La Révolution française (1989)

The other day, I stumbled upon a captivating movie titled La Révolution française. This 1989 French-Italian historical drama film directed by Robert Enrico and Richard T. Heffron is a two-part, nearly 5-hour epic film that tells the story of the French Revolution from 1789 to 1794. The film stars an ensemble cast including Jane Seymour (Marie Antoinette), Peter Ustinov (Comte de Mirabeau), and Sam Neil … Continue reading La Révolution française (1989)

A History of Mower County

My great-grandfather, Patrick O’Malley, was born in Ontario, Canada, in 1851. His family were early pioneers in Minnesota who settled in Mower County in 1856. The woman who, in early 20th century, wrote chapter twenty-three of the History of Mower County (1911) was of the same generation as Patrick. In this post I provide the complete text of the chapter that I supplied a portion … Continue reading A History of Mower County

Louisville Silver Band

I recently got temporary access to the archives of a number of Louisville Kentucky newspapers going back as far as the 1860s and earlier, and the first thing I did was to search for my Bannon and Kollros ancestors. One of the things that I learned was that my great-grandfather was working as a professional musician earlier than I had thought. In searching for, “Kollros” … Continue reading Louisville Silver Band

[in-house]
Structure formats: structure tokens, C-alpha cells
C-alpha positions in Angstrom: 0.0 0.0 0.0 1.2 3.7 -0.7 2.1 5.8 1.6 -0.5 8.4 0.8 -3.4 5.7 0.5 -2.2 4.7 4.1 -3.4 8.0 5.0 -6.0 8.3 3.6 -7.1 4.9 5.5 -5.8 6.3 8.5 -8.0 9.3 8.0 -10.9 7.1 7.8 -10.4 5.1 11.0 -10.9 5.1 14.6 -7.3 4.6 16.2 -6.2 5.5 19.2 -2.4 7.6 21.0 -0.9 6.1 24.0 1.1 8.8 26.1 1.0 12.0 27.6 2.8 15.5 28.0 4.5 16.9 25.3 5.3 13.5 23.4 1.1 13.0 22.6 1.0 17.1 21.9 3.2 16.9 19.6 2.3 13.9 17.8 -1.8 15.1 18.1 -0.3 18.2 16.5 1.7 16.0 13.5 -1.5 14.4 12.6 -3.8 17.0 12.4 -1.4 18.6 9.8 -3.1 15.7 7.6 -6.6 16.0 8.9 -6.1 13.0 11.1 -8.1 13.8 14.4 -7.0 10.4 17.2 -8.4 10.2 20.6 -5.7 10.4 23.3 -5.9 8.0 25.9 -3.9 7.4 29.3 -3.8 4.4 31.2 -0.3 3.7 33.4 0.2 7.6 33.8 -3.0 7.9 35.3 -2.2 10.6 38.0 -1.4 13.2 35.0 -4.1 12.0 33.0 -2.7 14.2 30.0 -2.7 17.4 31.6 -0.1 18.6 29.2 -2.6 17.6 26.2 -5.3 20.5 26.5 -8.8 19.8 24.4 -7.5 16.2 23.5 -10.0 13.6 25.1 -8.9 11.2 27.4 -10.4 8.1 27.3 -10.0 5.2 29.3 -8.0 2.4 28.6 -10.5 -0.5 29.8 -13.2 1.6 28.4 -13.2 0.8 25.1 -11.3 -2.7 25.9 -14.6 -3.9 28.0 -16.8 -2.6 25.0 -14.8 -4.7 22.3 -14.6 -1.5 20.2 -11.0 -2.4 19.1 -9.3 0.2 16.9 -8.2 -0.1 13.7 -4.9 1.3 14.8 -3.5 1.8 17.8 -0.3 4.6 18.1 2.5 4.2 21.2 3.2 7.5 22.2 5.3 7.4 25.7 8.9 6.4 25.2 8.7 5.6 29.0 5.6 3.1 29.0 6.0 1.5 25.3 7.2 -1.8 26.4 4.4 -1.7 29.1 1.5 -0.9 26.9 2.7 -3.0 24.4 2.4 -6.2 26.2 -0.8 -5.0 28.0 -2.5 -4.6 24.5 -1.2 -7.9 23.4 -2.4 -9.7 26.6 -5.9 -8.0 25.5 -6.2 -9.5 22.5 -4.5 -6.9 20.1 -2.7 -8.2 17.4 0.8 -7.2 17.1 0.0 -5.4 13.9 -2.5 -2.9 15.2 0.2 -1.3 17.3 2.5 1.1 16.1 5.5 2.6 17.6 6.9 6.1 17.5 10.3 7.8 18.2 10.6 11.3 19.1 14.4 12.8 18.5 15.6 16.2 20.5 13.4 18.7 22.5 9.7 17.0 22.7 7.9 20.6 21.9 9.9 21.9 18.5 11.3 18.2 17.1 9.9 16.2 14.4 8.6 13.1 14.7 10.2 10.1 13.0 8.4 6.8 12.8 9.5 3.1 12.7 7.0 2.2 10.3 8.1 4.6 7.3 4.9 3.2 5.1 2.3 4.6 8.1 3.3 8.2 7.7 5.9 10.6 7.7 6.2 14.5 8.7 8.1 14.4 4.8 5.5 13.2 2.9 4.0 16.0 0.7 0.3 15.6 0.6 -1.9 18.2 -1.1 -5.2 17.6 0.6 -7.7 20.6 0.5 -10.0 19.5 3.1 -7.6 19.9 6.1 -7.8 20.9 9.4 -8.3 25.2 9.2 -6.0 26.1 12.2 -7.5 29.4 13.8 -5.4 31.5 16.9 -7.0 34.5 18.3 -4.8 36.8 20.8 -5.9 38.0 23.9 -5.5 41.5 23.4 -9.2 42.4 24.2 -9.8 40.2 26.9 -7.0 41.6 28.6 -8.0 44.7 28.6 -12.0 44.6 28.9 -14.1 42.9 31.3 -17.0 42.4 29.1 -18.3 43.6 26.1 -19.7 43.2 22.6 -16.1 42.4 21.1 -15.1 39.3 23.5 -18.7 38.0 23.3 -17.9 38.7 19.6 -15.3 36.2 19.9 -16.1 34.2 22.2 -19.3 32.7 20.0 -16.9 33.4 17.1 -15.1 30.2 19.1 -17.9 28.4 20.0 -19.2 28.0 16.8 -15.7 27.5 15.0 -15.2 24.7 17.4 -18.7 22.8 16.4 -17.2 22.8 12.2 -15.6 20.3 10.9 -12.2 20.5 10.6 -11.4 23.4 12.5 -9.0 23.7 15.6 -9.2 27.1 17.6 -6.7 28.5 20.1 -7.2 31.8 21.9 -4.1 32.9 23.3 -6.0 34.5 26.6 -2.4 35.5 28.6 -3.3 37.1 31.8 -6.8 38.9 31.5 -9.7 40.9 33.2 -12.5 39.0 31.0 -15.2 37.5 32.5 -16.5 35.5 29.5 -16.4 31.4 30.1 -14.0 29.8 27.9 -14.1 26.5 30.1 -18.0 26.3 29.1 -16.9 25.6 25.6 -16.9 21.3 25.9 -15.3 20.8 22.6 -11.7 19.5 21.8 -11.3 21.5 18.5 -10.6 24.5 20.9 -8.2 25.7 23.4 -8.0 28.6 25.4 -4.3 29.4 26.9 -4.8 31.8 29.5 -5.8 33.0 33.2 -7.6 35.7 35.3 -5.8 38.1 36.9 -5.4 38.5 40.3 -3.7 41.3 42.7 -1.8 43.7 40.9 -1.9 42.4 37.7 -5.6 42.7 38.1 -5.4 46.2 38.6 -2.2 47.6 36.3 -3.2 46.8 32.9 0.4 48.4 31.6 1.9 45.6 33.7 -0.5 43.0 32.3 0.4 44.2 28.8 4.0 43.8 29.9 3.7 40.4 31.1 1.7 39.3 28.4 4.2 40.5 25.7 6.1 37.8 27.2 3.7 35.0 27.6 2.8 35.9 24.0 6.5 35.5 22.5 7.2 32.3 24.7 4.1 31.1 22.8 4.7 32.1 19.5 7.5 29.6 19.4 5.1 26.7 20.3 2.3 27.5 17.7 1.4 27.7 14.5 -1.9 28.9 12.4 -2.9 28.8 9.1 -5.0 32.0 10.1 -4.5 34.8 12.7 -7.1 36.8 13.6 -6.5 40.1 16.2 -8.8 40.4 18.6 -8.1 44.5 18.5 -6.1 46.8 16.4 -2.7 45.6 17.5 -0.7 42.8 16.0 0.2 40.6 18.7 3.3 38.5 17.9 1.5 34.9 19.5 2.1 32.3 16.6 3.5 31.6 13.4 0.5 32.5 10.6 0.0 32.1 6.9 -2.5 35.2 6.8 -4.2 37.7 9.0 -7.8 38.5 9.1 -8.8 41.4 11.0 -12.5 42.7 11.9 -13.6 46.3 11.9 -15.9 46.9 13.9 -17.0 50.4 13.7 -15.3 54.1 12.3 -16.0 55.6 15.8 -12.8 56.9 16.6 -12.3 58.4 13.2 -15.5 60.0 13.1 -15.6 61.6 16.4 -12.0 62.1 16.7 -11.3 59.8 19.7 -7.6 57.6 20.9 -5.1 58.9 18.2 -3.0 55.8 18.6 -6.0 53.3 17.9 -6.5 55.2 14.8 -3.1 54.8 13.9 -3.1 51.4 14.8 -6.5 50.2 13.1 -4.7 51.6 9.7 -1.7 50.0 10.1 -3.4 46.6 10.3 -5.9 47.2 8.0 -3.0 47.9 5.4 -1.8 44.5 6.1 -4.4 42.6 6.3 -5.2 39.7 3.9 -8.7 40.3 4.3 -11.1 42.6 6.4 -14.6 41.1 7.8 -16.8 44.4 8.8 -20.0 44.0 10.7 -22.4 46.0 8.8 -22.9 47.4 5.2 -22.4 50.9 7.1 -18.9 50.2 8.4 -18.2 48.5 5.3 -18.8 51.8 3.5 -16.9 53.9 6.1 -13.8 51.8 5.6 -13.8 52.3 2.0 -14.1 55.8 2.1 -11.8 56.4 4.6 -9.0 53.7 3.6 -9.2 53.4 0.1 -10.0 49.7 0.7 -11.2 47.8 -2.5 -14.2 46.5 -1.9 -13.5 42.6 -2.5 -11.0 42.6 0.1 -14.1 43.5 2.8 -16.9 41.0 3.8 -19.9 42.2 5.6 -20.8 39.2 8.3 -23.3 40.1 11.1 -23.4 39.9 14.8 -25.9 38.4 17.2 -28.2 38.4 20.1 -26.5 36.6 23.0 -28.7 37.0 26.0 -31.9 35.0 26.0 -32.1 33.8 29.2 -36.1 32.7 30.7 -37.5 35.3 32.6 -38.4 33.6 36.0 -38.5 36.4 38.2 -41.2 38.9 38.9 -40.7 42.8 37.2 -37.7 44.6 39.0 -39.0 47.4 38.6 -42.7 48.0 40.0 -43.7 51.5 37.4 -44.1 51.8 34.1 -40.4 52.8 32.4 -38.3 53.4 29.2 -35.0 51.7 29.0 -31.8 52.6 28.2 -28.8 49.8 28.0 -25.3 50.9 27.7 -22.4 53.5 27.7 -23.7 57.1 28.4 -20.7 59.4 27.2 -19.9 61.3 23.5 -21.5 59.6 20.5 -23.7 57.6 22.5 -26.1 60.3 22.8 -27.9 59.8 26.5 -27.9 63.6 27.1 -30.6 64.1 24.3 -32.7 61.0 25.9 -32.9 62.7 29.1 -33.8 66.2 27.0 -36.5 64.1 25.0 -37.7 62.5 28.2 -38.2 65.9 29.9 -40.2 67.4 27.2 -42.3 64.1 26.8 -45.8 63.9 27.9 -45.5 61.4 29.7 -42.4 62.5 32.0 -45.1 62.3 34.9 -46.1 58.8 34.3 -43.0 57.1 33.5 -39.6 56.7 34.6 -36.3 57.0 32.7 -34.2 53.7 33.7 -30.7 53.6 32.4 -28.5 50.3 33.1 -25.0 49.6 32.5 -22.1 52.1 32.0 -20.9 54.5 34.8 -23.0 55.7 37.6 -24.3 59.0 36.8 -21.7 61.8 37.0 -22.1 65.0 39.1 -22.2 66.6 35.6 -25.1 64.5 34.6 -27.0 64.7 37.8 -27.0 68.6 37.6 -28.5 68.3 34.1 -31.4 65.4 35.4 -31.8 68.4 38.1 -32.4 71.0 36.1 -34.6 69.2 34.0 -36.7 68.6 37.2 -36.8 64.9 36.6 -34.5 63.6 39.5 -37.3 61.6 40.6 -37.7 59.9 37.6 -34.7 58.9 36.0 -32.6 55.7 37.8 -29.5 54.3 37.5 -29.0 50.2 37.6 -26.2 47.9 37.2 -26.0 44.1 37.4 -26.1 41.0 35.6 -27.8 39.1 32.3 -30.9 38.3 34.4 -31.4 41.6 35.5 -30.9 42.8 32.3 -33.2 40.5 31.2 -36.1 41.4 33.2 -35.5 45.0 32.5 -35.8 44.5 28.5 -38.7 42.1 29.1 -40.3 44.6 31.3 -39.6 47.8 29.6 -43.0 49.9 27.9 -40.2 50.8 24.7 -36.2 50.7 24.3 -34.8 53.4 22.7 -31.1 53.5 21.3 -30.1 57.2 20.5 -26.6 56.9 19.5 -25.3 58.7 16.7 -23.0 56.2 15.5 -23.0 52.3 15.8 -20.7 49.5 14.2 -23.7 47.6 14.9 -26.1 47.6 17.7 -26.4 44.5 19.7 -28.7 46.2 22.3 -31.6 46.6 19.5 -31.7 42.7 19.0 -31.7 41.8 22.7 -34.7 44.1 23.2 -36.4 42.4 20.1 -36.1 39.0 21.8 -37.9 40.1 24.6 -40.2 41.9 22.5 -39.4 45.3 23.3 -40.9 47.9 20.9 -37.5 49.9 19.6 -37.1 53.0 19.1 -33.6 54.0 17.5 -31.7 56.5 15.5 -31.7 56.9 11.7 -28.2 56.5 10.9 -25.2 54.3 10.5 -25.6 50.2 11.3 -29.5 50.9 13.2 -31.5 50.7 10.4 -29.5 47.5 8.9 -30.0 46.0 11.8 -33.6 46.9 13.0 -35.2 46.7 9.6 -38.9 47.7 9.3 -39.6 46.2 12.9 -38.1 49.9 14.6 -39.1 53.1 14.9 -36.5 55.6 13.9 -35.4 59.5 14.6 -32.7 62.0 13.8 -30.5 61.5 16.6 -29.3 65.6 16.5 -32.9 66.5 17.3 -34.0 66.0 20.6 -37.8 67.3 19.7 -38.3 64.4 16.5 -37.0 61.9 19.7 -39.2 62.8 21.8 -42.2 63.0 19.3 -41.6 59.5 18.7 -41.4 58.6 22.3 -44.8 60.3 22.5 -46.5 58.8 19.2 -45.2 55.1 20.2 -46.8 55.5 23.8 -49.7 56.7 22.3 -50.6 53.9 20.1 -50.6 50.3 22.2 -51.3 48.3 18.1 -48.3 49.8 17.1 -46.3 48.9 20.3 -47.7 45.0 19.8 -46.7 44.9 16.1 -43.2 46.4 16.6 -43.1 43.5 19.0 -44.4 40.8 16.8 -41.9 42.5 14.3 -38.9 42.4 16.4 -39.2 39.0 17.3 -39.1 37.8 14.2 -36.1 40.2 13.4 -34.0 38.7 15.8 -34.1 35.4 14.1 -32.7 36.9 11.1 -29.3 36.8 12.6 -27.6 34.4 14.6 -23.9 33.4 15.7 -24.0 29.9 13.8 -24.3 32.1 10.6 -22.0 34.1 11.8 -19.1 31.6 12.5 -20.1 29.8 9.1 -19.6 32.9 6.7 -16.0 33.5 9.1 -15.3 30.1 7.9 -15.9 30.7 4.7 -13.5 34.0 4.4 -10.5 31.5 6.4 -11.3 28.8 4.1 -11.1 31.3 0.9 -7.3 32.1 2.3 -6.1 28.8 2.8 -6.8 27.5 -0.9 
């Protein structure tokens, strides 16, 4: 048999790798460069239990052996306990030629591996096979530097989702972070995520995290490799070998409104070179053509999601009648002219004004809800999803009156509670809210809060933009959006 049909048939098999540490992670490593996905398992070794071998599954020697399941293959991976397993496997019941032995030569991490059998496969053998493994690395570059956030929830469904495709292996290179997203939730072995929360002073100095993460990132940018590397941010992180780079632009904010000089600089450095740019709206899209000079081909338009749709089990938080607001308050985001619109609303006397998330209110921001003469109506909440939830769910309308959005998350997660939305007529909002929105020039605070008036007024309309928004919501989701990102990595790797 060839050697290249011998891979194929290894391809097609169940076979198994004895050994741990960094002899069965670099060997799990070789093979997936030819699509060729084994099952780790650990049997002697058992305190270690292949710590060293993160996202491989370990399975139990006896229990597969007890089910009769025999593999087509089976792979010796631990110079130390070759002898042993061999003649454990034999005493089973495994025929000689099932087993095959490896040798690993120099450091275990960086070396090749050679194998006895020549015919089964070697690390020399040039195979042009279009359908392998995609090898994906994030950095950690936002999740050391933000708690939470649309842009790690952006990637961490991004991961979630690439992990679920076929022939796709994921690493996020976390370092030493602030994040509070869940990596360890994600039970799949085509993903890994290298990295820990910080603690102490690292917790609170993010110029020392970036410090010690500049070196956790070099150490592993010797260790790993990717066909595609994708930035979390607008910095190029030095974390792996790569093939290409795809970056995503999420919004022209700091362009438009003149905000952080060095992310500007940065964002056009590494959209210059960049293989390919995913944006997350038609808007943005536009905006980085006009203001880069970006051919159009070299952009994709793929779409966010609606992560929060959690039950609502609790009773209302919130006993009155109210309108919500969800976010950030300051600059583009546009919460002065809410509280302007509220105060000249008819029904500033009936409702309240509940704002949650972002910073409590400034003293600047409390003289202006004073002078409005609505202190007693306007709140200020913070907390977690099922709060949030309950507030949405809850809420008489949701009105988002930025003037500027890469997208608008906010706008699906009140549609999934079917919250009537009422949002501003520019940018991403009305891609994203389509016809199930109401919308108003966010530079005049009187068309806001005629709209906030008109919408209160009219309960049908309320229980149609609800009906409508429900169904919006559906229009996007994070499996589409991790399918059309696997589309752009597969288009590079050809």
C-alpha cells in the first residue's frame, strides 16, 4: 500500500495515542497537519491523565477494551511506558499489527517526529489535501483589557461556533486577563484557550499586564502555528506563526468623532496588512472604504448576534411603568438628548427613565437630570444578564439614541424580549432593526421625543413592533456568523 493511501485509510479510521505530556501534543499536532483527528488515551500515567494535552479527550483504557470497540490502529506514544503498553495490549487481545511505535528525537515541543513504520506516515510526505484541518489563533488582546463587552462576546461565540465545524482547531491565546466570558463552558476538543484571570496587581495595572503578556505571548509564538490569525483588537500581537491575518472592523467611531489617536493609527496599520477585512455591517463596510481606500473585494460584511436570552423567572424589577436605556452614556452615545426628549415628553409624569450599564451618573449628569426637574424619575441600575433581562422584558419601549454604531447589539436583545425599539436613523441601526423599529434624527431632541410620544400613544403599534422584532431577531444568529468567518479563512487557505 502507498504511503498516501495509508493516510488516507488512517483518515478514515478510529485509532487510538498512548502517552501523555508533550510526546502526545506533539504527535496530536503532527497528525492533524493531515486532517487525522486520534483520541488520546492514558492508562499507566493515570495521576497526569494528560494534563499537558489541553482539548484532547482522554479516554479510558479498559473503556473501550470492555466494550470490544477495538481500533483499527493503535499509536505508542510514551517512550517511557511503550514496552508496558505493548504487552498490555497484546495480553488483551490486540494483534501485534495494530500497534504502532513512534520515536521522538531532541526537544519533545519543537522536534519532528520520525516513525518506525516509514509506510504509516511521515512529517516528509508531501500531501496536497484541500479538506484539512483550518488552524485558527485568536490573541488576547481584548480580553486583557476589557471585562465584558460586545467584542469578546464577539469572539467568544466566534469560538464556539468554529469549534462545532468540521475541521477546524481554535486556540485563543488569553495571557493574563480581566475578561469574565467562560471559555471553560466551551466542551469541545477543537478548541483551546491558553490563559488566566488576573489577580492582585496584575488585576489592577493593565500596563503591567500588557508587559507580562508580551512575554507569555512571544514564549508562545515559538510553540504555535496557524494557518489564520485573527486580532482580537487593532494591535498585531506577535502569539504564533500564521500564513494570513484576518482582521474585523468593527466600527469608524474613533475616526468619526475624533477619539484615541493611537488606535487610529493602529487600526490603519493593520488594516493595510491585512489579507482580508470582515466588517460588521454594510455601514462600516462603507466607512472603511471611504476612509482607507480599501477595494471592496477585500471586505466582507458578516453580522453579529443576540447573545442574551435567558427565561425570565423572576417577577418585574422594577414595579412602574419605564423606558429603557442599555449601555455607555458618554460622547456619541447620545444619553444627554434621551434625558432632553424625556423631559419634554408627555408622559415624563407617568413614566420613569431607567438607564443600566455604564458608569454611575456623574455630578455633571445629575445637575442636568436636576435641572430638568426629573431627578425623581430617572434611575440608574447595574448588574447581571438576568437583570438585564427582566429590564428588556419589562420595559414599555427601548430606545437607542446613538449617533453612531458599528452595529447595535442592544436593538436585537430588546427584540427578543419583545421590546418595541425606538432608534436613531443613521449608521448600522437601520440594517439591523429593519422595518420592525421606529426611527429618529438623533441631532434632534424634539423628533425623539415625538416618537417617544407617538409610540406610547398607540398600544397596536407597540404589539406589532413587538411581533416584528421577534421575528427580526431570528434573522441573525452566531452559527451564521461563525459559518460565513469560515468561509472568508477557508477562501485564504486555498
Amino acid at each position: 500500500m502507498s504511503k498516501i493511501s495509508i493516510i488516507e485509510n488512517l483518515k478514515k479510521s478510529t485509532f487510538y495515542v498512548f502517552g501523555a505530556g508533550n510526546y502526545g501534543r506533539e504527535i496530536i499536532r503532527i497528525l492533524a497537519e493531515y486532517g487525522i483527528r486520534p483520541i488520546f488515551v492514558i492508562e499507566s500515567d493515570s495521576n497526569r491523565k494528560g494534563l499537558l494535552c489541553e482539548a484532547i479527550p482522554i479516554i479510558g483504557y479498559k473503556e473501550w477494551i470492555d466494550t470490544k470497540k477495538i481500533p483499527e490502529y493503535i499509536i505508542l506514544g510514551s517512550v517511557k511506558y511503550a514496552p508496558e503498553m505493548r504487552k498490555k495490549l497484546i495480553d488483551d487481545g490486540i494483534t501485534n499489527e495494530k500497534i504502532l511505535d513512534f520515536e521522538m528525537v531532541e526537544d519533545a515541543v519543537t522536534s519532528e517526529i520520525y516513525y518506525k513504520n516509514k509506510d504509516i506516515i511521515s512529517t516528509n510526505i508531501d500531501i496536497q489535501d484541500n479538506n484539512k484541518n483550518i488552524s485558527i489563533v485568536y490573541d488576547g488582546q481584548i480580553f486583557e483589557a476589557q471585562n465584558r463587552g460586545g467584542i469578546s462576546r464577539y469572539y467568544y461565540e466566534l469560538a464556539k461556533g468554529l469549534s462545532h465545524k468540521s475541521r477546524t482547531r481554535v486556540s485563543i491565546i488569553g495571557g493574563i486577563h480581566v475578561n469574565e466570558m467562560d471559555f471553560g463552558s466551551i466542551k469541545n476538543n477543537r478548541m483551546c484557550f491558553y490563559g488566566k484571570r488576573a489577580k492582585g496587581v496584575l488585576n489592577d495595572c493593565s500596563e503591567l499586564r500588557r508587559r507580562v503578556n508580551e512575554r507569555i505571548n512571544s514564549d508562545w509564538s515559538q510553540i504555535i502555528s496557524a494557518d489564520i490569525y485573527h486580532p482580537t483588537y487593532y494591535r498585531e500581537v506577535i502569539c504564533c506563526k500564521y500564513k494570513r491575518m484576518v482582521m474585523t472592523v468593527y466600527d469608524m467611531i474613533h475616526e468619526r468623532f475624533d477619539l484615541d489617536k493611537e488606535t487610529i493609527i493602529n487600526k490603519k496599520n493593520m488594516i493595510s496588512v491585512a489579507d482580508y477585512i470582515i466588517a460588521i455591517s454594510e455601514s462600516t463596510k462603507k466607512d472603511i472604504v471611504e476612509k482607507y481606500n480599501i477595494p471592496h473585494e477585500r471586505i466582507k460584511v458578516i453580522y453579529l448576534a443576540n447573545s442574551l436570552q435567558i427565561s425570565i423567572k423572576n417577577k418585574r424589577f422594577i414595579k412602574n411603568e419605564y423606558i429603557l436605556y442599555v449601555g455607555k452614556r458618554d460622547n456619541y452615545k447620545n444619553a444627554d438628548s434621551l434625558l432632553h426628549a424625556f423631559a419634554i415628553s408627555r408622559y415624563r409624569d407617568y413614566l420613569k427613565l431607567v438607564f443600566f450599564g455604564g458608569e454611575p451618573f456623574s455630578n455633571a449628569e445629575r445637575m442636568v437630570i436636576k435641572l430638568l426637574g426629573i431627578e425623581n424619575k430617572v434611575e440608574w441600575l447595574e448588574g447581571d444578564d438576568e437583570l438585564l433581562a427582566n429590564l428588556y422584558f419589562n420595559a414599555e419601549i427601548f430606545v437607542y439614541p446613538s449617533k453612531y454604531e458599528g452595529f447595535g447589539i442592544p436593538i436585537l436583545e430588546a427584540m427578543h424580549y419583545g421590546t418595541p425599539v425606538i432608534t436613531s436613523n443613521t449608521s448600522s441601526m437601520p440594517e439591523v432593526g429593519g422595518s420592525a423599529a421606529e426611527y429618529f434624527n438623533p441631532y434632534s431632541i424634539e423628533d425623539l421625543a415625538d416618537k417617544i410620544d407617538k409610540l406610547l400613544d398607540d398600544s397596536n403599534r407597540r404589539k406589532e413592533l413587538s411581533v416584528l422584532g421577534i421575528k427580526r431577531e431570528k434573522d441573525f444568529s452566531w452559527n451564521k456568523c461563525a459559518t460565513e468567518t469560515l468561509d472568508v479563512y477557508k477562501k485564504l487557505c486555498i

German American Heritage Month 2021 is in October

This was originally posted September 2010 during German American Heritage Month In 2021, it is observed in the month of October. In the post, I discuss the intolerance and bigotry shown towards German Americans a little over 100 years ago during WWI. I hope that by posting this readers will understand that we need to stop the cycle of violence & racial injustice and come … Continue reading German American Heritage Month 2021 is in October

He Was Mean to His Slaves

In the 1920s, when those who had been adults during the War between the States had almost all gone off to either their great reward, some fallen to damnation, or some like my great, great-grandmother Mattie J. Dobbs, were languorously lingering through their ninth decade on God’s green earth, their sons, daughters, nephews, nieces, and grandchildren now felt that they could speak more freely about … Continue reading He Was Mean to His Slaves

Before Facebook, There was the Cigar Maker’s Journal

This post was first published about ten years ago. It is pretty amazing when you think about how we keep in touch with friends and family today. It is equally amazing when you think that social networking sites have only been around for a few short years. The “Internet” came about in the early seventies, but was not until the mid-nineties when most of us … Continue reading Before Facebook, There was the Cigar Maker’s Journal

My Dad Predicted Obamacare in 1972

My father, David DeBacker, was a hospital administrator and both he and his father, a doctor, were proponents of what some folks would call “socialized medicine.” In the 1972, he gave a speech at a conference in San Antonio Texas in which he essentially predicted that we would have something like Obamacare by the year 1980. I found the following article, dated February 4, 1972, … Continue reading My Dad Predicted Obamacare in 1972